How to become a councillor
Councillors (also known as members) are normally elected for four year terms, and play an important role in the running of the council.
You can find out more about what councillors do and how to become one on this page. There is also lots more information and handy guides on our Be a Councillor website.
2019 district and parish council elections
All district and parish seats will be up for election on Thursday 2 May 2019. Find out more, including handy guides for candidates and agents.
What do councillors do?
As well as setting policy and overseeing the work of officers they also:
- provide community leadership to the district
- engage with local communities
- act as ambassadors for the council
- represent the community
- act as advocates
Some councillors are also appointed to represent the council on outside organisations such as local partnerships or charities and public bodies.
Most councillors are members of political parties and stand for election as party candidates. The parties form voting groups in the council. In some councils, one party has a clear majority. In others, no party has overall control.
The main duty of a councillor is to represent the community's needs. Their workload can involve:
- council meetings
- committee meetings
- responding to correspondence from constituents
- holding surgeries
- meeting with representatives from pressure groups and organisations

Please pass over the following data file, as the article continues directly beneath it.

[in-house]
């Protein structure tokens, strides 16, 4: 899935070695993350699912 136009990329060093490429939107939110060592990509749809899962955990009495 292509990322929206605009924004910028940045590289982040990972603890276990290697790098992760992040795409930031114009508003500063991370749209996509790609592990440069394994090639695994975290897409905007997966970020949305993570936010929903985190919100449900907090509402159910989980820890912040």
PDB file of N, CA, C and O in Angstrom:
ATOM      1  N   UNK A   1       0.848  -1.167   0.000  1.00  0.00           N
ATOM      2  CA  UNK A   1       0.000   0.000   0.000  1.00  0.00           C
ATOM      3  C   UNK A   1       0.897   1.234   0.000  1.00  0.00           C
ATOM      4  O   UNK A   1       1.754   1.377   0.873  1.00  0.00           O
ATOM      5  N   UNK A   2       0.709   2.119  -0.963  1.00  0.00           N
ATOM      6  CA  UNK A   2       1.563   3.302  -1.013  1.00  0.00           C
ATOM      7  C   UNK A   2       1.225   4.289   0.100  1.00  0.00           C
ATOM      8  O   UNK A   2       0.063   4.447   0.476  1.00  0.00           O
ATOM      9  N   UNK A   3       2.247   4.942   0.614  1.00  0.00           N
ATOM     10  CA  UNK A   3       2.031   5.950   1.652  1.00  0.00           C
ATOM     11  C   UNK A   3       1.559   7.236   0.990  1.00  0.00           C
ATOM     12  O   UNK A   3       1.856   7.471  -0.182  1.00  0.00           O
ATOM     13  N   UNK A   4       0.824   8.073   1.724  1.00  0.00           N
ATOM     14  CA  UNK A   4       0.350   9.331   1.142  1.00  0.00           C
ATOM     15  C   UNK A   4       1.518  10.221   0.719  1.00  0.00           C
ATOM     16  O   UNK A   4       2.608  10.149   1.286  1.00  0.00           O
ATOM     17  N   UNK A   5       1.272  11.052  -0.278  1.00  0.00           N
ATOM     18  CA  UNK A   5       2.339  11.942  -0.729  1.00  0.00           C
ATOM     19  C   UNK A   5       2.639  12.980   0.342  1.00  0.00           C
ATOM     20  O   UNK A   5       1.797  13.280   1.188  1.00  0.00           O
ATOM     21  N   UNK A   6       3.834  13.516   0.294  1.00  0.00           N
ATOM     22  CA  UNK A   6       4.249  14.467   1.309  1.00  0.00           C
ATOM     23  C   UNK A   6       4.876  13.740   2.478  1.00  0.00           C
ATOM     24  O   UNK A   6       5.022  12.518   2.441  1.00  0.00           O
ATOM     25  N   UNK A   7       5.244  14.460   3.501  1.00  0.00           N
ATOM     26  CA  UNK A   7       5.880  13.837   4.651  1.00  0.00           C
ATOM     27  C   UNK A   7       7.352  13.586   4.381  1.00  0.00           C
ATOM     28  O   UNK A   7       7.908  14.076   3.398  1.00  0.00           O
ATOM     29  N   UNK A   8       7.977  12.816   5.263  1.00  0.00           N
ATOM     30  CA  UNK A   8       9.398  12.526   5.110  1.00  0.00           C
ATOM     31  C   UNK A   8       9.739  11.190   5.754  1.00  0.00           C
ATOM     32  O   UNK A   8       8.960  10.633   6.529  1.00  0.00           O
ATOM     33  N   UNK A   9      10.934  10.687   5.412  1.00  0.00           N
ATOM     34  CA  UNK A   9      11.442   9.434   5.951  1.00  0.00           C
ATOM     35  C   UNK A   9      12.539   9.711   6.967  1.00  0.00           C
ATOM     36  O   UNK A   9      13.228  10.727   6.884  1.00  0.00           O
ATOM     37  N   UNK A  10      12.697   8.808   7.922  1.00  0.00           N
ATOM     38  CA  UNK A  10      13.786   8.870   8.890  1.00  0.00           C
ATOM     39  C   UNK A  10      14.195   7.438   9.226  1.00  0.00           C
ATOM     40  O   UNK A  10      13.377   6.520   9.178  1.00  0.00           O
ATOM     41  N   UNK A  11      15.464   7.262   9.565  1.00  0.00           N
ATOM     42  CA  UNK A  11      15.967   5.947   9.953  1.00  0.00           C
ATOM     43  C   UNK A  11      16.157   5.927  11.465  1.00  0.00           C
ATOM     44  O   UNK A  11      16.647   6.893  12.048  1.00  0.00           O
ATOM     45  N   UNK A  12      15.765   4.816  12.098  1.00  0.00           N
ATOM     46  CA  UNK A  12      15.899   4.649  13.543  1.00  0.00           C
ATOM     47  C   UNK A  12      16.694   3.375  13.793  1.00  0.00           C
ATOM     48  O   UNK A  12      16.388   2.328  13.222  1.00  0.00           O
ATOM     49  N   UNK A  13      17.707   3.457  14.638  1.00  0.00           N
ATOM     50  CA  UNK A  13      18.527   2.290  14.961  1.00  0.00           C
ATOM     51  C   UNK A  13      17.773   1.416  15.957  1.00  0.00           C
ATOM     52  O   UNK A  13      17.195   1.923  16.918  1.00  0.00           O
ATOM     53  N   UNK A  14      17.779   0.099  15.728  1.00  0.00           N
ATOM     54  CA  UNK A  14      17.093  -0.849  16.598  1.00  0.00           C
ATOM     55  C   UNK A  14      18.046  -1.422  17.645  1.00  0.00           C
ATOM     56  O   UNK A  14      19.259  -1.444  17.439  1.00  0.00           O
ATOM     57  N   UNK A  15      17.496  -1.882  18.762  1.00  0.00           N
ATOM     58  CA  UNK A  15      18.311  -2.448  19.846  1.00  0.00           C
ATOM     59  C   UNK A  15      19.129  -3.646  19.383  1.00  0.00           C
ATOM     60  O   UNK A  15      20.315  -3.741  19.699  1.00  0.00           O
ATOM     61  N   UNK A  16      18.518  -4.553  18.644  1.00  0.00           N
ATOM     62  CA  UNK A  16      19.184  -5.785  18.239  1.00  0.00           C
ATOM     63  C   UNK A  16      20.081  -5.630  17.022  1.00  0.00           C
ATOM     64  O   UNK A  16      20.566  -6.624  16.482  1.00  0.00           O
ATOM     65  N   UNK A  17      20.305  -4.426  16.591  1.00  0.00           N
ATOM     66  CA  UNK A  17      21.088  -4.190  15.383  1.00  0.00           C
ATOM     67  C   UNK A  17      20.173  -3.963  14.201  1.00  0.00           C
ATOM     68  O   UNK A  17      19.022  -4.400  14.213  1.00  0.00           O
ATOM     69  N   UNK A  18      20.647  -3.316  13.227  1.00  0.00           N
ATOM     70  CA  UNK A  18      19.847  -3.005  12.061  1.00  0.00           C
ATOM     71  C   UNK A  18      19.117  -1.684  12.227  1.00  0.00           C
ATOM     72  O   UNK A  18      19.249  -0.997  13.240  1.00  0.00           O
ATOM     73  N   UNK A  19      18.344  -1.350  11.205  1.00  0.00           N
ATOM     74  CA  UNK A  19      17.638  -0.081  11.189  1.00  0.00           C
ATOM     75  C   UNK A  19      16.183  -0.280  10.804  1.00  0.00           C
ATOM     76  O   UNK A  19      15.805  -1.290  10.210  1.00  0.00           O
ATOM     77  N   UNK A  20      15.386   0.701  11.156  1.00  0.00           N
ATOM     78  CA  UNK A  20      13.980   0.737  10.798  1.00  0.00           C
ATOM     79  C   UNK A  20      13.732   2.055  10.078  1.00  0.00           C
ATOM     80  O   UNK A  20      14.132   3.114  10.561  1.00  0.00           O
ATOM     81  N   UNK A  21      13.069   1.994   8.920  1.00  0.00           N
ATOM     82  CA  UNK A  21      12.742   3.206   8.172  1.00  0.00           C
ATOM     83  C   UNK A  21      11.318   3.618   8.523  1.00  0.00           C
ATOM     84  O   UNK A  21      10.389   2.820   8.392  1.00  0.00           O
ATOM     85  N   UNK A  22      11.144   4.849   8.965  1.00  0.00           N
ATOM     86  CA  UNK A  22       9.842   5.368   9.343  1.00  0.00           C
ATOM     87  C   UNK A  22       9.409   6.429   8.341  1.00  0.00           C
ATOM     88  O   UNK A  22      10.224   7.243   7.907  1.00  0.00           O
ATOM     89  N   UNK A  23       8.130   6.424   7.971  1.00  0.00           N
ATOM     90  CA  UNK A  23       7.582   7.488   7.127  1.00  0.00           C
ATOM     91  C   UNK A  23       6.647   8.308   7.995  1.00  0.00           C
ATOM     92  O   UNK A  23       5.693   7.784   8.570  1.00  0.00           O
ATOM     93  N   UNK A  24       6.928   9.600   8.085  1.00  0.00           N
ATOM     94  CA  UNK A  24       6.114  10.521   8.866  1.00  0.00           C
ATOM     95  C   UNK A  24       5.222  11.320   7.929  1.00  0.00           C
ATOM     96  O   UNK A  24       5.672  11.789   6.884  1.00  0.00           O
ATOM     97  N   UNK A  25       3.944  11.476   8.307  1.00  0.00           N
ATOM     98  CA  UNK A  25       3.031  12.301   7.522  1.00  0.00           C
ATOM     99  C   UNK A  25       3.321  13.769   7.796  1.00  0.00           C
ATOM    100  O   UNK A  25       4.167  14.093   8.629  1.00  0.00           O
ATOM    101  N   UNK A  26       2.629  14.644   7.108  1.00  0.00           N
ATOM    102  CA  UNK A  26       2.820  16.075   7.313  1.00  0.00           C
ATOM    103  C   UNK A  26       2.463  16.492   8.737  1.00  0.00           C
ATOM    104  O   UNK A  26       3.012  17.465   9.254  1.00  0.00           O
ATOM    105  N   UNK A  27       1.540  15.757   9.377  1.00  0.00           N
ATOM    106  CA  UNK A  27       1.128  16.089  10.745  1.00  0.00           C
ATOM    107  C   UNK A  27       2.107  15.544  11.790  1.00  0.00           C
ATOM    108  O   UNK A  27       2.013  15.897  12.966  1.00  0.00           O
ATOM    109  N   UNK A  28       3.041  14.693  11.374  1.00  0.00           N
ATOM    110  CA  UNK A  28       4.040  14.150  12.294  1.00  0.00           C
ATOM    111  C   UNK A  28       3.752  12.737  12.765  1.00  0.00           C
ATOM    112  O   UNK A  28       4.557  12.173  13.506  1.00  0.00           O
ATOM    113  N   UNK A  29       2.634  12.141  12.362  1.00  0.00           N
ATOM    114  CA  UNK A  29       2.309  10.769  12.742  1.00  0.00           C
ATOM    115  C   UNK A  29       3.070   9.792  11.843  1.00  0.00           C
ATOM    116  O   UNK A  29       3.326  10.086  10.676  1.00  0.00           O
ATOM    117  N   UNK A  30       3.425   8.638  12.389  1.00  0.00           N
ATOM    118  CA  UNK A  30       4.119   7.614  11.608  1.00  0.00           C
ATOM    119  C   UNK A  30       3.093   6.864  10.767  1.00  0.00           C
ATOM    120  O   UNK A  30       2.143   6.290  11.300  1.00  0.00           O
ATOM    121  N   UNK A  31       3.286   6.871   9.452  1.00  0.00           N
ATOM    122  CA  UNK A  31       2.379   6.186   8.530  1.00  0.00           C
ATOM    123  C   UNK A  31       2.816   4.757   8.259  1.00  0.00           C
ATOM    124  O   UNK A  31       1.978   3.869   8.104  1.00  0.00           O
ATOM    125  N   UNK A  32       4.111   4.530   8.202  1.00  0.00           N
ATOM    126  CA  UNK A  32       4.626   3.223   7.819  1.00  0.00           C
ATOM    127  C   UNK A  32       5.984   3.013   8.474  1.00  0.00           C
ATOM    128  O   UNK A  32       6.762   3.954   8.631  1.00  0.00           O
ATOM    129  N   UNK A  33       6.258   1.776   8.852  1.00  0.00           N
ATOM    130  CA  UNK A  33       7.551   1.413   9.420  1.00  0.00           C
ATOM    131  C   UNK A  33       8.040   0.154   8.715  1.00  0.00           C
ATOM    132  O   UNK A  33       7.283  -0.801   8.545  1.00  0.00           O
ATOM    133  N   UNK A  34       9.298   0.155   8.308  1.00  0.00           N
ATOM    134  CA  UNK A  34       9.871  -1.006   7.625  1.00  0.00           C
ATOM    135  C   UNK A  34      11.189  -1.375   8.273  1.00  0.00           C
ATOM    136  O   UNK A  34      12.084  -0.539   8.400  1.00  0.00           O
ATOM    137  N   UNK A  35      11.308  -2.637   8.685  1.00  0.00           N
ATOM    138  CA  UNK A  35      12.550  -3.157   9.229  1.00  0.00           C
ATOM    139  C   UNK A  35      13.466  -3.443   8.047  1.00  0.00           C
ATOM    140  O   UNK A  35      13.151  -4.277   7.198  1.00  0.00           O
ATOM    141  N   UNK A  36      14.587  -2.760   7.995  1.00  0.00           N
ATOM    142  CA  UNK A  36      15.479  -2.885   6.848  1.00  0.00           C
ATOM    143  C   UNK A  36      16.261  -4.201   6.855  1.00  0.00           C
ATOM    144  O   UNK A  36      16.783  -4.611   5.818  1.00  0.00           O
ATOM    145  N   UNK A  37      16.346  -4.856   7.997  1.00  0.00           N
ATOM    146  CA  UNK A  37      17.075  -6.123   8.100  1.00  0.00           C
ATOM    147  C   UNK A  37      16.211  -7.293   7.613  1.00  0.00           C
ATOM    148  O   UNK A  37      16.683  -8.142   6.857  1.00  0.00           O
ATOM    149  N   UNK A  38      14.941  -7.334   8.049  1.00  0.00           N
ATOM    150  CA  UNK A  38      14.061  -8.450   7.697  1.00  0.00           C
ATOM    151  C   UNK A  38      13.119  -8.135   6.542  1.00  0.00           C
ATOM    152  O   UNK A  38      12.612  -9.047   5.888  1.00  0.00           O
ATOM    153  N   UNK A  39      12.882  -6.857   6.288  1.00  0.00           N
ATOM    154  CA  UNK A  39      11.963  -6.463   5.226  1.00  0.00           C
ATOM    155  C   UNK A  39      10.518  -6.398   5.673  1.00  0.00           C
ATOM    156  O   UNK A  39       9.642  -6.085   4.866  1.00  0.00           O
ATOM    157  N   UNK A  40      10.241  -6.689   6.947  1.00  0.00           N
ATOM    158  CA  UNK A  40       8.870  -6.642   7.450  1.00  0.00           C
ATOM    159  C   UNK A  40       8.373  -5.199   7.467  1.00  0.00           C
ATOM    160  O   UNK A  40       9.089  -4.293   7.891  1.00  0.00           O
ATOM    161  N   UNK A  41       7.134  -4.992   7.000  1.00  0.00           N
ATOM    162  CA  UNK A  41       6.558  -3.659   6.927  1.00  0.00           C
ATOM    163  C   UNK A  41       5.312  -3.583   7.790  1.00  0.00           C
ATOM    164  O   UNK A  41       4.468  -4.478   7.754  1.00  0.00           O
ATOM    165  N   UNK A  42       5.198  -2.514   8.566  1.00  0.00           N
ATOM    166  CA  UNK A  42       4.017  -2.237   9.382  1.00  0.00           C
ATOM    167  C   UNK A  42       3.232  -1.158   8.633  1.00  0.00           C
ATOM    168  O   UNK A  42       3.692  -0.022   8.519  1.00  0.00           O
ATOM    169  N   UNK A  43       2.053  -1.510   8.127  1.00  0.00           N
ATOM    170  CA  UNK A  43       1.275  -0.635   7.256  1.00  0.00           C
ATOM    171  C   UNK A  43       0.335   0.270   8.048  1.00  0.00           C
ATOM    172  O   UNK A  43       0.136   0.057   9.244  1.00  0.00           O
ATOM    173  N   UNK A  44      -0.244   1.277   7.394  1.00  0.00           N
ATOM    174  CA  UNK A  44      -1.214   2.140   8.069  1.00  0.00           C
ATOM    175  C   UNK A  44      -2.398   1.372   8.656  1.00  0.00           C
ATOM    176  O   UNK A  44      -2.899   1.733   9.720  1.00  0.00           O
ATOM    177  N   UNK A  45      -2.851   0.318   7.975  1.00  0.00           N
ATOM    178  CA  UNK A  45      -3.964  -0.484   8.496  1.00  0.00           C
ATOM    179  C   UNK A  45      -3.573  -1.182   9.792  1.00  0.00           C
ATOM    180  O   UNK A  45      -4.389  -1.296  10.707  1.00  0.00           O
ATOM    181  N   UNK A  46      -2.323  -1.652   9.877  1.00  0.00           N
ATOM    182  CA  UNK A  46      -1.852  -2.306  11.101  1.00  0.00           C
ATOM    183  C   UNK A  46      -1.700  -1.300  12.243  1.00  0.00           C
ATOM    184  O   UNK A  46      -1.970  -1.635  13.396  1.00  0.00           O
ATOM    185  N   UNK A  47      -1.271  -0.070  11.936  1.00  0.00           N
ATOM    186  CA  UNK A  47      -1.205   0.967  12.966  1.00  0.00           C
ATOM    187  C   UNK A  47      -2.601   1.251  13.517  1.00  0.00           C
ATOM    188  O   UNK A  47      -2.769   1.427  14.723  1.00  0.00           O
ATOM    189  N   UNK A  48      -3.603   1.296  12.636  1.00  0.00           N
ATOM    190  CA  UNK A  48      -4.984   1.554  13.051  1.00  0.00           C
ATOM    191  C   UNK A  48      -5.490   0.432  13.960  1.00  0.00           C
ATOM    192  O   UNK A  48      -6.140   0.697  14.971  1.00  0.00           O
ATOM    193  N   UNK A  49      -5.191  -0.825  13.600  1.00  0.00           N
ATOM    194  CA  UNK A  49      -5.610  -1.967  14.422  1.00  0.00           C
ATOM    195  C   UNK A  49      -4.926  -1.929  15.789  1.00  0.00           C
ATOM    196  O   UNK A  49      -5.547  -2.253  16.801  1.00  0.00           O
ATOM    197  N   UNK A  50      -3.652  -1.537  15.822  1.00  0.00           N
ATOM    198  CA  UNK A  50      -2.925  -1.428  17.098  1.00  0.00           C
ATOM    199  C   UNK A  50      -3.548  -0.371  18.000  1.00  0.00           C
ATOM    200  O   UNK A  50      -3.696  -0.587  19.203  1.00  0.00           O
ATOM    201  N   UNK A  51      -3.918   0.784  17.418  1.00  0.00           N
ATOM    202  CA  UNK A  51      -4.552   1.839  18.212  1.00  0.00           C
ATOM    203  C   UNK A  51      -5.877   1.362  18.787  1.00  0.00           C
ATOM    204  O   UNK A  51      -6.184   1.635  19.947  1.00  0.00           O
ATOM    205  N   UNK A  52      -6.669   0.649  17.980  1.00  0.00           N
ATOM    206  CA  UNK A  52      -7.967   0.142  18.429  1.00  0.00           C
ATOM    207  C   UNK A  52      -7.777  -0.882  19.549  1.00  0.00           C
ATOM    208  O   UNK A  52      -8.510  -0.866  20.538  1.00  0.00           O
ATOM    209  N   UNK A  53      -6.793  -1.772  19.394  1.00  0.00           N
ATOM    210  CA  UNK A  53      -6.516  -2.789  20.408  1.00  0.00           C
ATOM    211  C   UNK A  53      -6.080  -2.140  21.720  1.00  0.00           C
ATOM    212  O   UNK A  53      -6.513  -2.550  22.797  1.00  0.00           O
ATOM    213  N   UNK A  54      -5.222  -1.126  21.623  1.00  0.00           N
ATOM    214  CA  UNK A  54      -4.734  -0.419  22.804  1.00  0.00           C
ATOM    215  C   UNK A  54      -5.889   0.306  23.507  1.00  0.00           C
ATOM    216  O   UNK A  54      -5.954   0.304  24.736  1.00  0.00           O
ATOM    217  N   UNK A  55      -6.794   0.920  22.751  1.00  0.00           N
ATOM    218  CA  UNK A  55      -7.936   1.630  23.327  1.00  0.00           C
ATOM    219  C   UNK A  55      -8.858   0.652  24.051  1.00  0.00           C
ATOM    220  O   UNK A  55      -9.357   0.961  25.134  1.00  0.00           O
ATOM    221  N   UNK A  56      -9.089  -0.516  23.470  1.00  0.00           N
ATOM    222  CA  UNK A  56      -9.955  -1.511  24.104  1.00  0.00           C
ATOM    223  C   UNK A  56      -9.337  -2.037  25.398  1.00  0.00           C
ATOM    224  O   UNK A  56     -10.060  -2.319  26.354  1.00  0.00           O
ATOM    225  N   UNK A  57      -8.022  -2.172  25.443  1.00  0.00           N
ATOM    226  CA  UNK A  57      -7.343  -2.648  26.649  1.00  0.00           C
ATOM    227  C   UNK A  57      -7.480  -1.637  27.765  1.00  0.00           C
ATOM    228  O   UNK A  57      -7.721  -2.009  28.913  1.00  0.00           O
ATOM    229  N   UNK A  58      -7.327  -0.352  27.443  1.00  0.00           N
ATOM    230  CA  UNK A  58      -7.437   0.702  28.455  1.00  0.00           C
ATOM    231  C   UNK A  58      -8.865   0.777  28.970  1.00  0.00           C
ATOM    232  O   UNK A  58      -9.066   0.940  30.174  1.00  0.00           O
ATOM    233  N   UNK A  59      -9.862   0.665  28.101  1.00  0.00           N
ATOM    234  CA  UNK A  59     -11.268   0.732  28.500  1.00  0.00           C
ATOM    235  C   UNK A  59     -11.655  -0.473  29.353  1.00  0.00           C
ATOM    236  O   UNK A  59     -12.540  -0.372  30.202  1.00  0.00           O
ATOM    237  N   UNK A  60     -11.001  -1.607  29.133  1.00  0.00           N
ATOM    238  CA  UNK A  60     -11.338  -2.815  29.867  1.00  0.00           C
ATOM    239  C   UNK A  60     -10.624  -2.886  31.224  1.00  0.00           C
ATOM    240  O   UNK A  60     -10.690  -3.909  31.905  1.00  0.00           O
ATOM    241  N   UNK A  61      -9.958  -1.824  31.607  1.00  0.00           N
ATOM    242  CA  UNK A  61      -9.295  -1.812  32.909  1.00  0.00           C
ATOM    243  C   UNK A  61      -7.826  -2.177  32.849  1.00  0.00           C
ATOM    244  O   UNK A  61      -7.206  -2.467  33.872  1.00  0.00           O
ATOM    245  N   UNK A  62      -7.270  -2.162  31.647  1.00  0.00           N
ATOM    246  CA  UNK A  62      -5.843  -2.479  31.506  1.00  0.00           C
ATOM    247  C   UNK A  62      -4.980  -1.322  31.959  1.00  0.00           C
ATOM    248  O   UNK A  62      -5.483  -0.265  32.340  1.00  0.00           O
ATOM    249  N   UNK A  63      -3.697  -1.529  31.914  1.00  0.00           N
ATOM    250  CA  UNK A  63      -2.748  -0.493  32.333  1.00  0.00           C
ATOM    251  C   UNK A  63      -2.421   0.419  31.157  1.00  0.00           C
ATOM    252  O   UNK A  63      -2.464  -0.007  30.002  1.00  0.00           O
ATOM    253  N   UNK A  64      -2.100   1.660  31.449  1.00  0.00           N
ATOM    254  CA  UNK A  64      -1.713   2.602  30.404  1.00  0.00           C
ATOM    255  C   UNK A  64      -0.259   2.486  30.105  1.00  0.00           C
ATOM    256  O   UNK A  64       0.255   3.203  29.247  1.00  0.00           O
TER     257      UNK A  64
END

Am I eligible to be elected?
To be eligible to become a councillor, you must:
- be over 18 years of age.
- be a British subject, or a citizen of the Irish Republic, a commonwealth country, a UK dependent territory or another country in the European community.
- be an elector for the area in which you would like to stand, or have either owned property, lived or worked in that area throughout the 12 months immediately before you are nominated. (In the case of parish and town council elections, you may be eligible if you lived, worked or owned land within 4.8 kms of the boundary of that area).
You cannot stand if you:
- are employed by that council.
- have been declared bankrupt within the last five years and you have not repaid your debts.
- have been convicted of a criminal offence and sentenced to not less than three months imprisonment within the last five years.
- you hold a politically restricted post for another authority.
- you have been disqualified under any legislation relating to corrupt or illegal practices.
You do not need any formal qualifications to become a councillor.
How much will it cost?
There is a limit on how much you can legally spend on your election campaign, but these are costs which you (or maybe a party) will have to pay. These are known as election expenses, but please be advised that these are not reimbursable, as the name might otherwise imply.
You do not have to spend anything on your campaign, and at local level there is no deposit to pay - a deposit is only required at Parliamentary and European elections. Once elected, in theory, it should not cost you a lot. There is usually cover for subsistence and travel allowances, but this is something for your council to determine and has to be within a maximum laid down by the government.
Do councillors get paid?
Councillors, although unpaid, receive an annual allowance which reimburses them for time they have spent on council duties, as well as telephone and other office expenses.
Rates differ per council. To find out more about councillor allowances for Lichfield District Council councillors, visit our councillors allowances section.